The experts considered that current management in Kakadu was benefitting most (but not all) of the species considered. Under no management, 13 species are considered unlikely to persist (i.e. persistence estimate <50) in Kakadu over a 20-year period. This group of species includes a set of species that may have already disappeared from Kakadu (Golden Bandicoot, Golden-backed Tree-rat, Northern Hopping-mouse, Water Mouse, Brush-tailed Rabbit-rat and the orchid Dienia montana) and another group of species that are probably currently declining (Northern Brush-tailed Phascogale, Northern Quoll, Spectacled Hare-wallaby, Arnhem Land Skink, Black-footed Tree-rat, Pale Field-rat and Nabarlek). In contrast, under current management, only the first six of these species (Golden Bandicoot to Dienia montana) are considered unlikely to persist in Kakadu over a 20-year period. If managers want to be more sure of species’ security (e.g. estimated persistence in Kakadu over a 20-year period of >80%), the number of species that need to be considered increases substantially (e.g. the number of species with persistence estimates over a 20-year period of <80 under current management is 33 and under no management is 77). Mammals comprise most of the species with low estimated persistence.

Across all species, the individual candidate management actions with greatest benefit (i.e. increase in persistence estimates above the level of persistence under no management) are strategic fire management in the lowlands and in the Stone Country (aiming to increase the extent of longerunburnt habitat), broad-scale reduction of feral cats, and ex situ conservation and translocation of threatened plants. The ordering of actions according to their benefit varies substantially among different taxonomic groups of species. The relative ordering of candidate management actions changes appreciably when feasibility and cost is considered. Actions with high benefit:cost include control of gamba grass, general weed biosecurity, local-scale intensive control of cats, cat-proof exclosure fencing, pig-proof exclosure fencing, buffalo control, toad-proof exclosure fencing, the management of Indigenous harvest, and ex situ conservation and translocation of threatened plants.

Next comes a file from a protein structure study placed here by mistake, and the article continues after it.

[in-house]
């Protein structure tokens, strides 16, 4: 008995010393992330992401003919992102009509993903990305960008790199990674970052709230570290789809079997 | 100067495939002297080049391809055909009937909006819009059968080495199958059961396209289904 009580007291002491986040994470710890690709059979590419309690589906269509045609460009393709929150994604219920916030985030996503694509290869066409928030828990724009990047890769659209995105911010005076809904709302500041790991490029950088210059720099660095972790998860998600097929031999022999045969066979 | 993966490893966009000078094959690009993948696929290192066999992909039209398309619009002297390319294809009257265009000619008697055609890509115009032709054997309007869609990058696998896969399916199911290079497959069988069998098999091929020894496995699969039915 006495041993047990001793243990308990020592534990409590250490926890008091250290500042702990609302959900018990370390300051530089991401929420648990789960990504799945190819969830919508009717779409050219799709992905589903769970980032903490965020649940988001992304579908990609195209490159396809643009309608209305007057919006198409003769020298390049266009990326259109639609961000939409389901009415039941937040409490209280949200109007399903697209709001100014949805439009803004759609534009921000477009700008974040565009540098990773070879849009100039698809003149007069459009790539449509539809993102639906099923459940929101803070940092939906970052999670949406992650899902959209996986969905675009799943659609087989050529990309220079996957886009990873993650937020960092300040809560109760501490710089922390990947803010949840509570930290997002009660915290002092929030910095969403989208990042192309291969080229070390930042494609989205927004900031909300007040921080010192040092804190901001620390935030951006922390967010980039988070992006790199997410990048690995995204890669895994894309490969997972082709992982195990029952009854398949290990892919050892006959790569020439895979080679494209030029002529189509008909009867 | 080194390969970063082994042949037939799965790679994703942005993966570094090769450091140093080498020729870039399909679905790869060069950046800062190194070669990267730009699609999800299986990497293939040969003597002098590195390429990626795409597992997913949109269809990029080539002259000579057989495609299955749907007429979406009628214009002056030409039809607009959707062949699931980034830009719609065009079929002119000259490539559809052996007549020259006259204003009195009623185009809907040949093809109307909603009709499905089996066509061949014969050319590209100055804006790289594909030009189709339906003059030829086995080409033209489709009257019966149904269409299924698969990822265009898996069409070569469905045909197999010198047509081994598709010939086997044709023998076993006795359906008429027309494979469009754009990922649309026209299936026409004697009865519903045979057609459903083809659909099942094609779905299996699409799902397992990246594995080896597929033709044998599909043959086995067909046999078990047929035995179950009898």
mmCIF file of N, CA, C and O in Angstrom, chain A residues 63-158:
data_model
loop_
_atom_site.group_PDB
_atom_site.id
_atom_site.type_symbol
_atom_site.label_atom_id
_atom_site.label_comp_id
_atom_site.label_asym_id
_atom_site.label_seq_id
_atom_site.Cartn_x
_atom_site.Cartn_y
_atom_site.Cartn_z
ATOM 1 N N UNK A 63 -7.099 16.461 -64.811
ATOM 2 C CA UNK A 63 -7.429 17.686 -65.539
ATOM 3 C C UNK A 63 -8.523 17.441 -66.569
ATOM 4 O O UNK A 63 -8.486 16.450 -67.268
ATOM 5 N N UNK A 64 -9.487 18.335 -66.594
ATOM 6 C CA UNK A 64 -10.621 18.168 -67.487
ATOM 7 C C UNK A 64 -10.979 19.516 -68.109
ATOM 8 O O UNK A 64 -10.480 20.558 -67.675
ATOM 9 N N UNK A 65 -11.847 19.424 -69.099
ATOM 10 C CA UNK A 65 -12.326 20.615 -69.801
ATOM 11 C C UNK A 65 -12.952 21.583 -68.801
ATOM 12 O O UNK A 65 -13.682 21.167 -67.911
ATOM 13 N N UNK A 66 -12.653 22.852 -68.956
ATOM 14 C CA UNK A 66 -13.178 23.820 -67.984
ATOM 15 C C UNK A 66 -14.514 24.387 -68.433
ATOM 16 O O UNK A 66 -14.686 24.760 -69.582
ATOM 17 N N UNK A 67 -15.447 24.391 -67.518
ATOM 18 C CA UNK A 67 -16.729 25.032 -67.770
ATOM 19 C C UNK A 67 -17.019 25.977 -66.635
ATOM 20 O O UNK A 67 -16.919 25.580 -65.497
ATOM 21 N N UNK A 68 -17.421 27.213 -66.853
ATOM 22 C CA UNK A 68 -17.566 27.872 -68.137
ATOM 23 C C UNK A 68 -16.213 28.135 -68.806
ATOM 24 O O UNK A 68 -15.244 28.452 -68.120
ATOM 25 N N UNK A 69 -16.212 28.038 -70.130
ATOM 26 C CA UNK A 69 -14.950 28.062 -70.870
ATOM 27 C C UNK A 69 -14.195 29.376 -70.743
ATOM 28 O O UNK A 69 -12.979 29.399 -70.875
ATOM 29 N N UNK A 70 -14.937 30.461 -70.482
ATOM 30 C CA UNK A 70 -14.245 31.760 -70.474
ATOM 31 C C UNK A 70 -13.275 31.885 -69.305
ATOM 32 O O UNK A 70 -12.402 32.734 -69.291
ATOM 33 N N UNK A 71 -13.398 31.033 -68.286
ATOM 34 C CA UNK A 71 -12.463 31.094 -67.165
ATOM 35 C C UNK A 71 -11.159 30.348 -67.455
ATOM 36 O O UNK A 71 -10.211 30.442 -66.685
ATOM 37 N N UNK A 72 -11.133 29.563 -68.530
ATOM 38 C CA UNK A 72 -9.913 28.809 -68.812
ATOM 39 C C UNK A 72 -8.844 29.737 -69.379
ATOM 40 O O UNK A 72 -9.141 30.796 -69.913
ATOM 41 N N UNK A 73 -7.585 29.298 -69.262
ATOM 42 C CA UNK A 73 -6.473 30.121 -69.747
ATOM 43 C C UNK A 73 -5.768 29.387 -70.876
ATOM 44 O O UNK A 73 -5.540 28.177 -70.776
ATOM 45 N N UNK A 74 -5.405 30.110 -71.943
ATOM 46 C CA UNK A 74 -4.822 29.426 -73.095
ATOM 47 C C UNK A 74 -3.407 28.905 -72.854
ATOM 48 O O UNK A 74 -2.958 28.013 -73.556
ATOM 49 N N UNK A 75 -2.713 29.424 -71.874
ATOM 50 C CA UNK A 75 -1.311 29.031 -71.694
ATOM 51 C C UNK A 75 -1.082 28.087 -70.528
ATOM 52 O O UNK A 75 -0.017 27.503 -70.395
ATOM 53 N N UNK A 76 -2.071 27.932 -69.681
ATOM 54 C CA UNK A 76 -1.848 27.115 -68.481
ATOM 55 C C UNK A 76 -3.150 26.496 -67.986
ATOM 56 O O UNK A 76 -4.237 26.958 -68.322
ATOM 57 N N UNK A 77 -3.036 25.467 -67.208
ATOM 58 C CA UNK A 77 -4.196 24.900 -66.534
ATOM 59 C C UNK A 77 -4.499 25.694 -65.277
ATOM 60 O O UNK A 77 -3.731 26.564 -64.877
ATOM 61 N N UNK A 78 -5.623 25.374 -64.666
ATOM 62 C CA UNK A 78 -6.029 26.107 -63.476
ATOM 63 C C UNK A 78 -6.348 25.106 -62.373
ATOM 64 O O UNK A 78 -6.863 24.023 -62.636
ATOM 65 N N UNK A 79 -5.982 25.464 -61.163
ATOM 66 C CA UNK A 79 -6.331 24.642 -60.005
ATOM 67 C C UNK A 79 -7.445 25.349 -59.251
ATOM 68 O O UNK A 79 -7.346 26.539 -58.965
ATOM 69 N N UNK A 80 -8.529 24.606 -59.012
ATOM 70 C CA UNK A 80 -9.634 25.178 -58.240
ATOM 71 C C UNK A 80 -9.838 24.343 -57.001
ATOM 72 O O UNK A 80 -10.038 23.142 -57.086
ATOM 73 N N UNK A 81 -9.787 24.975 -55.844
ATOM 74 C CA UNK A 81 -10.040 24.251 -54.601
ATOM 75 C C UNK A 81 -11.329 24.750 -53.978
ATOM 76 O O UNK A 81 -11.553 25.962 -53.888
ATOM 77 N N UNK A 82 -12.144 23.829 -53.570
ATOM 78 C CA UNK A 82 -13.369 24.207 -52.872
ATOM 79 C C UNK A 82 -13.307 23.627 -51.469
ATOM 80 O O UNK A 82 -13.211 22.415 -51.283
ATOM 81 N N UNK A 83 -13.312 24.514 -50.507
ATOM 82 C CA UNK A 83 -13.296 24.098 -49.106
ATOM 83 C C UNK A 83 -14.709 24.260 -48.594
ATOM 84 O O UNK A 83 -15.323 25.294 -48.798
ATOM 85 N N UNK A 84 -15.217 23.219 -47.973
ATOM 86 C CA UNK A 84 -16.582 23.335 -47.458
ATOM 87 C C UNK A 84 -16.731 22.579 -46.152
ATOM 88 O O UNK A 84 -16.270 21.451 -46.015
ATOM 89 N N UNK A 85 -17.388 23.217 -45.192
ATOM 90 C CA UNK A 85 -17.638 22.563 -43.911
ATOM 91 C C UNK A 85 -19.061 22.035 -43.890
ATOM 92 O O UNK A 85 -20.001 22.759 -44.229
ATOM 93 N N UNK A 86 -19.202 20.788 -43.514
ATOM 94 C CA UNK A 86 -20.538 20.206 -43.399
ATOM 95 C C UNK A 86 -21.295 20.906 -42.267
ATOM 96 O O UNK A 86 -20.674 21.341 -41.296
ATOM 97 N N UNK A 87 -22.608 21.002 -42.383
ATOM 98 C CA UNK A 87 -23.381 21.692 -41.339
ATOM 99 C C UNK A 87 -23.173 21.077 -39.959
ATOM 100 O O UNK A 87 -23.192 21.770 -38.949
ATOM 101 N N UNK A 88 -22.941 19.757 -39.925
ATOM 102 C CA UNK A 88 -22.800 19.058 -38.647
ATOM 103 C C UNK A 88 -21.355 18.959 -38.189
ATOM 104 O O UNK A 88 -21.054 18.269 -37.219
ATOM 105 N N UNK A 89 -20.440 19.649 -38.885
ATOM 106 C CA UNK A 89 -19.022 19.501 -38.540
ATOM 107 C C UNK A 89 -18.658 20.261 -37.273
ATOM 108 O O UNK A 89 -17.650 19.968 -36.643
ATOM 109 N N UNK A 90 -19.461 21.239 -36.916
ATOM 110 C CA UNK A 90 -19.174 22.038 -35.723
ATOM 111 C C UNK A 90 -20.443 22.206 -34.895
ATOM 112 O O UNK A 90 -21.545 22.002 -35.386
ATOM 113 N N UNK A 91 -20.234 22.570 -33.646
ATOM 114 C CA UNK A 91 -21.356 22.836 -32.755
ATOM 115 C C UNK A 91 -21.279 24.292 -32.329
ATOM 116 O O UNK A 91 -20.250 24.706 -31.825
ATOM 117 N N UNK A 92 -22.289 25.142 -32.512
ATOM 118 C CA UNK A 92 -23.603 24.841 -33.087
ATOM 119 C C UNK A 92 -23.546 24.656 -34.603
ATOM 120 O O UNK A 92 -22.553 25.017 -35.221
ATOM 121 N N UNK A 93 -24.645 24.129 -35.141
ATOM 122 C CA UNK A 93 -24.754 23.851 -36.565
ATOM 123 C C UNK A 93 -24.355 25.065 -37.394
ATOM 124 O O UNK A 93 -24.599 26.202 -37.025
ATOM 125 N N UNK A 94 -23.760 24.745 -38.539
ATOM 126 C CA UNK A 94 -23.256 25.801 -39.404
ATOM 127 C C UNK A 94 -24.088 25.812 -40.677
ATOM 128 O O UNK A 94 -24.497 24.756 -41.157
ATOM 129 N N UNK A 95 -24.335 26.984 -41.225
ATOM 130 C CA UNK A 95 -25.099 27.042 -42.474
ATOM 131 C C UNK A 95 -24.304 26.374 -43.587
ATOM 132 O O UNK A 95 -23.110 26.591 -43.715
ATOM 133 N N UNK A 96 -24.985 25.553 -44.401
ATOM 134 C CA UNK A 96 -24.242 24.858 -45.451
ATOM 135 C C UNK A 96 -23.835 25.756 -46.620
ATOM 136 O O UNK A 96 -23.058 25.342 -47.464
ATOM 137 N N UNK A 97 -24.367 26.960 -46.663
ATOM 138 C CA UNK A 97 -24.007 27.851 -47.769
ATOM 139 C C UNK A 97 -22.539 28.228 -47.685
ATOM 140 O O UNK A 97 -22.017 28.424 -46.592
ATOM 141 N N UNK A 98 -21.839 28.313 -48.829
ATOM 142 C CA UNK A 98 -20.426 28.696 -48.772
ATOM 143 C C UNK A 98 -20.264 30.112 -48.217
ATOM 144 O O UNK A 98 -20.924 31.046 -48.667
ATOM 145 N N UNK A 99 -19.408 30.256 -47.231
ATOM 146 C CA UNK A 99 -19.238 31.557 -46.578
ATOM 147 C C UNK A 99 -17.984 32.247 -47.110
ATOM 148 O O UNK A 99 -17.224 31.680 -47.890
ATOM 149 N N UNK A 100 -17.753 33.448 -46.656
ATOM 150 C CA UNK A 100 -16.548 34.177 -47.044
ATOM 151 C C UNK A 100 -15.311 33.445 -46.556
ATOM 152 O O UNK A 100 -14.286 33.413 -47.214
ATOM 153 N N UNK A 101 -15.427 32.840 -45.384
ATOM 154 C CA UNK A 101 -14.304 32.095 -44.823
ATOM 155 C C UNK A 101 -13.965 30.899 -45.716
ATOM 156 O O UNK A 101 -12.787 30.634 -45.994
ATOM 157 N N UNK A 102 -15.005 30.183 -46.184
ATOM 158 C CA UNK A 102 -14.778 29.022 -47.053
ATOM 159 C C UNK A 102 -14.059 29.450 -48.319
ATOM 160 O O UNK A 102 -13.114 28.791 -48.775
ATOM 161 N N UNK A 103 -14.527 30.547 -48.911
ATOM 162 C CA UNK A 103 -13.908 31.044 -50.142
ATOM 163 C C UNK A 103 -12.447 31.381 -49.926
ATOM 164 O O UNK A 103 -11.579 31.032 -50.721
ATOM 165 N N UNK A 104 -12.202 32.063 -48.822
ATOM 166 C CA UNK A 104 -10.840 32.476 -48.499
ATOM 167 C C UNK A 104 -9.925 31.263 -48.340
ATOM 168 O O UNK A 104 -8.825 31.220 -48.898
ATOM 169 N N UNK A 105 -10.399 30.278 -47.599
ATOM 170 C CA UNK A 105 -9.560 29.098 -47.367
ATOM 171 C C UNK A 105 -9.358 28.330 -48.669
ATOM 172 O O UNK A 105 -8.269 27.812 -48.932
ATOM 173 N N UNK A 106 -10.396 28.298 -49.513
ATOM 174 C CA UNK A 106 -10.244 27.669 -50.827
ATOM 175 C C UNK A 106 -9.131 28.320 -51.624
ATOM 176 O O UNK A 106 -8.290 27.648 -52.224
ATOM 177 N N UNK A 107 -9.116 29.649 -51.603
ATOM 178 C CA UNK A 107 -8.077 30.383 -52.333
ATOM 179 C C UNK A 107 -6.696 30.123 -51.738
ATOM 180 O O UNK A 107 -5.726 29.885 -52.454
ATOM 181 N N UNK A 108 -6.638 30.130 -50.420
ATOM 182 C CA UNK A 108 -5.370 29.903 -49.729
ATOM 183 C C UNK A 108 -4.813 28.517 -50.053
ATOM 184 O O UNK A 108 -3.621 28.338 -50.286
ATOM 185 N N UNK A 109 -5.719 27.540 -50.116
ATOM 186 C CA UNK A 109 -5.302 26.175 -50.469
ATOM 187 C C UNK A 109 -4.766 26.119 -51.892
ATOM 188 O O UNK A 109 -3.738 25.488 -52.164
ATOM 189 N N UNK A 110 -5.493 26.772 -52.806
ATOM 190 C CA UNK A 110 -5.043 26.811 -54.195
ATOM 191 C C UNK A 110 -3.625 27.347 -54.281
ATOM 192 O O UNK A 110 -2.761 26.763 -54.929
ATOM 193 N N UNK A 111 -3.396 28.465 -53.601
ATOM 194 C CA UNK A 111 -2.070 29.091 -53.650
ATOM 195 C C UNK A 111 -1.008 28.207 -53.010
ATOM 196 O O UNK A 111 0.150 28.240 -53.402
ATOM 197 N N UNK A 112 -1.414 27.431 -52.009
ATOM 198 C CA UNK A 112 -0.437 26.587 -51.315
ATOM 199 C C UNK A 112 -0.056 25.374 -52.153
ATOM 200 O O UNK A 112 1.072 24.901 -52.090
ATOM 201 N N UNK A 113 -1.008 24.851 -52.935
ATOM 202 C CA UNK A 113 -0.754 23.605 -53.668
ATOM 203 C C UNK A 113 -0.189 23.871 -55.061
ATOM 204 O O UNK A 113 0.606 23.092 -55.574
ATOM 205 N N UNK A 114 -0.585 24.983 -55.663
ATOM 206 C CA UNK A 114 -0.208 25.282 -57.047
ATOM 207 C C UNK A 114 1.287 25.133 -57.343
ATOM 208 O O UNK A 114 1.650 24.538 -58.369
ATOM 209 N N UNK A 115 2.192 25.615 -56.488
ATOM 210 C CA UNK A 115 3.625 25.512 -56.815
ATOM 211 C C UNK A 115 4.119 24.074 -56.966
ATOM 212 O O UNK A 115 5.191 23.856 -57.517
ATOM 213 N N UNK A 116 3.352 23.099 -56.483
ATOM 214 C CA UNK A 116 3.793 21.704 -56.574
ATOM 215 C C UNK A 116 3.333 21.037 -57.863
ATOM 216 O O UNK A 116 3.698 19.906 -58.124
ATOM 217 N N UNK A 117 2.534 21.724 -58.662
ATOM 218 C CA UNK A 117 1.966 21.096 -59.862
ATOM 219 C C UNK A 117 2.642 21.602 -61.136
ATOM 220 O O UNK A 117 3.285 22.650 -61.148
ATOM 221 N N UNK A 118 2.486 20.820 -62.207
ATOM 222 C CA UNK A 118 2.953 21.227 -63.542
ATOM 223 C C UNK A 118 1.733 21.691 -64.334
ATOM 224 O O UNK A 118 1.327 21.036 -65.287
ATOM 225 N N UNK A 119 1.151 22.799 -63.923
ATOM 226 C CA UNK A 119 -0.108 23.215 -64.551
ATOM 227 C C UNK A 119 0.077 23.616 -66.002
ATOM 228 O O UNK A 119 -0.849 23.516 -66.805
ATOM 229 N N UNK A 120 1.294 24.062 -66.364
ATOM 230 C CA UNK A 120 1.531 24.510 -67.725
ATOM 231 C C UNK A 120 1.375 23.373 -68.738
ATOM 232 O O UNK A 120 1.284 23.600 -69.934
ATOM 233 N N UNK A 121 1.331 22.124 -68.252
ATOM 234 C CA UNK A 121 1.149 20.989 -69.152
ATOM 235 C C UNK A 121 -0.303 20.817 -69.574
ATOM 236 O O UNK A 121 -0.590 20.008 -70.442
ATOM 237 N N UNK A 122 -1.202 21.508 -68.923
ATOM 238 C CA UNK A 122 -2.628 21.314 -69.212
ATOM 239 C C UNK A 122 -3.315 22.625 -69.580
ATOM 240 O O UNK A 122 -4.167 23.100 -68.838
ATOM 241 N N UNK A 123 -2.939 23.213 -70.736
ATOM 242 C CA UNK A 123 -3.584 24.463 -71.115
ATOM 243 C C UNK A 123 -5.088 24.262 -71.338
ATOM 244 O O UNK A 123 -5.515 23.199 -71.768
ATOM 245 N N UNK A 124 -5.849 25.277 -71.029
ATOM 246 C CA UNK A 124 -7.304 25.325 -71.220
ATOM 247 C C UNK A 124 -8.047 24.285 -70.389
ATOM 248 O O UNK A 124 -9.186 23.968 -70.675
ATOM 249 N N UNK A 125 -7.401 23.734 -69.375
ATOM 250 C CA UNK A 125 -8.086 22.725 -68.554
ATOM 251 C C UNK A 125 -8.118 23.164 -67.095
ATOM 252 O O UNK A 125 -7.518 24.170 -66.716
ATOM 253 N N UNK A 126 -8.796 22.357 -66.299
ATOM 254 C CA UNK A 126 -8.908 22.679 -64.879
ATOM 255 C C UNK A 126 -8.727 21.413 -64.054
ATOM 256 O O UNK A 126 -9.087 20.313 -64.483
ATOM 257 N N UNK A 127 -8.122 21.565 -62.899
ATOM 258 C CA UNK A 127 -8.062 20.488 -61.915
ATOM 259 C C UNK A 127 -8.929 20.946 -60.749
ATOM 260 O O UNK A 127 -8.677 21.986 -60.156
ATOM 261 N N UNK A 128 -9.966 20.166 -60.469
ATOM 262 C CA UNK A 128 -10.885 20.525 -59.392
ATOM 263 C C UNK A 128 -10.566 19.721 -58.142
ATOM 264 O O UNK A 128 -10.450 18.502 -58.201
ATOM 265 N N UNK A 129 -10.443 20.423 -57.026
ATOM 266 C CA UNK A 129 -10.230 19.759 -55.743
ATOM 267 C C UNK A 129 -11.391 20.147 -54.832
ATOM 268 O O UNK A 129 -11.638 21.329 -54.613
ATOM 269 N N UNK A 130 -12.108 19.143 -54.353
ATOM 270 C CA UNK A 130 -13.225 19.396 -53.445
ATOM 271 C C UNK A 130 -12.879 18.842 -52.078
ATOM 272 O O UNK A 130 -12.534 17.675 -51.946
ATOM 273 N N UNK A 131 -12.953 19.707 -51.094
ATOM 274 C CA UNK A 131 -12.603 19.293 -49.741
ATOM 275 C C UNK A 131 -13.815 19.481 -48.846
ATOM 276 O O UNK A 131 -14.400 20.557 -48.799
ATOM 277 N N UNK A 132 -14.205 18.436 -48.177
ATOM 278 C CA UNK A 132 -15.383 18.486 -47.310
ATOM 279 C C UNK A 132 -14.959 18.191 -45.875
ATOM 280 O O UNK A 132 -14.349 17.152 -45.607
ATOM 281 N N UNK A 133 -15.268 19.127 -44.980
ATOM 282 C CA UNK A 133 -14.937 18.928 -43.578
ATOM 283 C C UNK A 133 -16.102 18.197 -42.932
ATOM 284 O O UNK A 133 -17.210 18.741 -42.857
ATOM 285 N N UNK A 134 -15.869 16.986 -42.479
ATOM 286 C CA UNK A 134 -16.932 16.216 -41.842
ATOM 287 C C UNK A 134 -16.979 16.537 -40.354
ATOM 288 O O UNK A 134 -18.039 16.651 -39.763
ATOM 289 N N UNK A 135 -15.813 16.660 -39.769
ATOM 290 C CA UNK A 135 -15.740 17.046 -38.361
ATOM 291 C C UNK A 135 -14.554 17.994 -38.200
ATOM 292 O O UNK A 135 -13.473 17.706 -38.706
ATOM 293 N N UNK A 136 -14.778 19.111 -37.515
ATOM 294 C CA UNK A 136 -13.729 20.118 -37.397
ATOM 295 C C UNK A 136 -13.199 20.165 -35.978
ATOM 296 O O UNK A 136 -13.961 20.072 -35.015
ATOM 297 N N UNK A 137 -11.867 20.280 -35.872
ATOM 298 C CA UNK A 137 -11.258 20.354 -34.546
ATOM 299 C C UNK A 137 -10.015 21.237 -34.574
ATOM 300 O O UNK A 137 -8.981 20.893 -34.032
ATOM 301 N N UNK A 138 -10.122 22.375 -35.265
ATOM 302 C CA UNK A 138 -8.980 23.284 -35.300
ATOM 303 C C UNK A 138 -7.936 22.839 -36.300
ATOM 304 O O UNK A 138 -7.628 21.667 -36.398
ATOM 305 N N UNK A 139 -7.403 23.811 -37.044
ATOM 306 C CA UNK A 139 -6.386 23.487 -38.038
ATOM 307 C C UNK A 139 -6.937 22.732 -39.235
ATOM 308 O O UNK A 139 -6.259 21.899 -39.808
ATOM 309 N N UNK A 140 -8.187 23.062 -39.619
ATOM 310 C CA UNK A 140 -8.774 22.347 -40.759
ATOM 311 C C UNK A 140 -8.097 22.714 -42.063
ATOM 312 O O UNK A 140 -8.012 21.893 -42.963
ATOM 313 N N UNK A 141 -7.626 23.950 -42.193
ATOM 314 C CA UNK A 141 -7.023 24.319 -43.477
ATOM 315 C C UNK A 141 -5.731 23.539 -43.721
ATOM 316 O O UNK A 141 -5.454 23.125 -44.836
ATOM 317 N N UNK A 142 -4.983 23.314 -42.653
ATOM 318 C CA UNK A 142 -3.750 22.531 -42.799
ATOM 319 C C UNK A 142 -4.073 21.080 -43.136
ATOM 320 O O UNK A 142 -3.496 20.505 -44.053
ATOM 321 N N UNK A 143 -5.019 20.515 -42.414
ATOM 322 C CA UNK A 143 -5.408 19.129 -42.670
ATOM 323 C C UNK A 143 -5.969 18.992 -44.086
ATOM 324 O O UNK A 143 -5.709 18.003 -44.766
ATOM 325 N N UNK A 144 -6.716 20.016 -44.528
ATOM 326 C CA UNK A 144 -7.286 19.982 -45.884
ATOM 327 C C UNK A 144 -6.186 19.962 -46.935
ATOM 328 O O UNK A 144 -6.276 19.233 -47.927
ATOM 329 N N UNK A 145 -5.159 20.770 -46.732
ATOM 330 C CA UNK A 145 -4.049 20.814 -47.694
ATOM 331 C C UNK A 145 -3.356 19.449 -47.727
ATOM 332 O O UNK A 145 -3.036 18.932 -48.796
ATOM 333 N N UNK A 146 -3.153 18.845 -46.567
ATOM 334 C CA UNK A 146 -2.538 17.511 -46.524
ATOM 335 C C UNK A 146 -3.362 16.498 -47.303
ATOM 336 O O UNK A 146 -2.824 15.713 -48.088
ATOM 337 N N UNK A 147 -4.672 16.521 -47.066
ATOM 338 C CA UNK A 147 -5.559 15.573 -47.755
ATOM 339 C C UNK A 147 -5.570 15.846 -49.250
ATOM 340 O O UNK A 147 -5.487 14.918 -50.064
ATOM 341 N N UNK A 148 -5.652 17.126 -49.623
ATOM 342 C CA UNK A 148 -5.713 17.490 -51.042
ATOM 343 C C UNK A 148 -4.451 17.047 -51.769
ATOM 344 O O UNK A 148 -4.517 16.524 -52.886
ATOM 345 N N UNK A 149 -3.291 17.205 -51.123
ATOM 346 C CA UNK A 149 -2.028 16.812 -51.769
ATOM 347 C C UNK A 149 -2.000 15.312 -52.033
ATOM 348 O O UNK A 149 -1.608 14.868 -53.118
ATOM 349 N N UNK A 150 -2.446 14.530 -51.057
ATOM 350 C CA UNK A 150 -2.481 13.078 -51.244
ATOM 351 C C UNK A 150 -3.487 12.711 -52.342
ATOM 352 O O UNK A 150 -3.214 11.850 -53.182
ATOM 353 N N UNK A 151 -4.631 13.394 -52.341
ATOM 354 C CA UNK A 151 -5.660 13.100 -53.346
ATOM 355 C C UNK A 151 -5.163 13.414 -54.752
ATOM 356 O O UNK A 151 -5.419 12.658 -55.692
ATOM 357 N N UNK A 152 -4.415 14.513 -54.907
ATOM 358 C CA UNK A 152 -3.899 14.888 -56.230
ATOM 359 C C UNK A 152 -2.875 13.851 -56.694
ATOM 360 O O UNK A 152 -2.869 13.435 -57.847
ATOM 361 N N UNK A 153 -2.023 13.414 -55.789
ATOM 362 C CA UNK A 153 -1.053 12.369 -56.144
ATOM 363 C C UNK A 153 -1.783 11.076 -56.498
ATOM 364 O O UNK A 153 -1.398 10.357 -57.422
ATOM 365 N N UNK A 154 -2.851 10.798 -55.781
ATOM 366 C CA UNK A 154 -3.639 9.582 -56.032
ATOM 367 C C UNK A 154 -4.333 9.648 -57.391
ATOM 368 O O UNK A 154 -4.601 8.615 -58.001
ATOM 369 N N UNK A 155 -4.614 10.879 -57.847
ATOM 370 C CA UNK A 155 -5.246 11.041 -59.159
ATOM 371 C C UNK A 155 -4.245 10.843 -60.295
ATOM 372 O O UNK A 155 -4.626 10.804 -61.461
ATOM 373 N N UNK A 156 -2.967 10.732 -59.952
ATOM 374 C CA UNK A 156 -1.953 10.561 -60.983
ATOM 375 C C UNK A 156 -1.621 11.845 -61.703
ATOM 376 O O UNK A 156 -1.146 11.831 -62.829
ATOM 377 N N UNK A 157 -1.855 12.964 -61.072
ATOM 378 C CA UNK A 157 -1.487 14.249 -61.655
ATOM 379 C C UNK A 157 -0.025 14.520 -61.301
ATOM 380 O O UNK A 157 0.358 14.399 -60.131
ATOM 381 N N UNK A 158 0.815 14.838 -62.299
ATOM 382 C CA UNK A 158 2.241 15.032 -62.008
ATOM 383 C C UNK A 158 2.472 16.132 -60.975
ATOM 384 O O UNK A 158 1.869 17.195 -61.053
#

This analysis uses Marxan to derive best sets (most cost-effective solutions) of management actions under a range of persistence targets (from 50% to 90%) and budget caps (from $20 m to $150 m over a 20-year period). The optimal mix of management actions, and the success rate (number of species meeting the persistence target) varied considerably across these scenarios. Solutions for scenarios with low persistence thresholds typically involved fewer, and mostly relatively inexpensive, management actions, and provided relatively little benefit across species generally. The number of species meeting persistence threshold targets under the optimal set of management actions was modelled across a threshold target levels and budget caps.

This modelling suggests that a 20-year budget of c. $35-40 million is required if the objective is to retain all species with a persistence estimate of at least 50%, of c. $140 million is required if the objective is to retain all species with a persistence estimate of at least 60%, and of c. $220-230 million is required if the objective is to retain all species with a persistence estimate of at least 70%.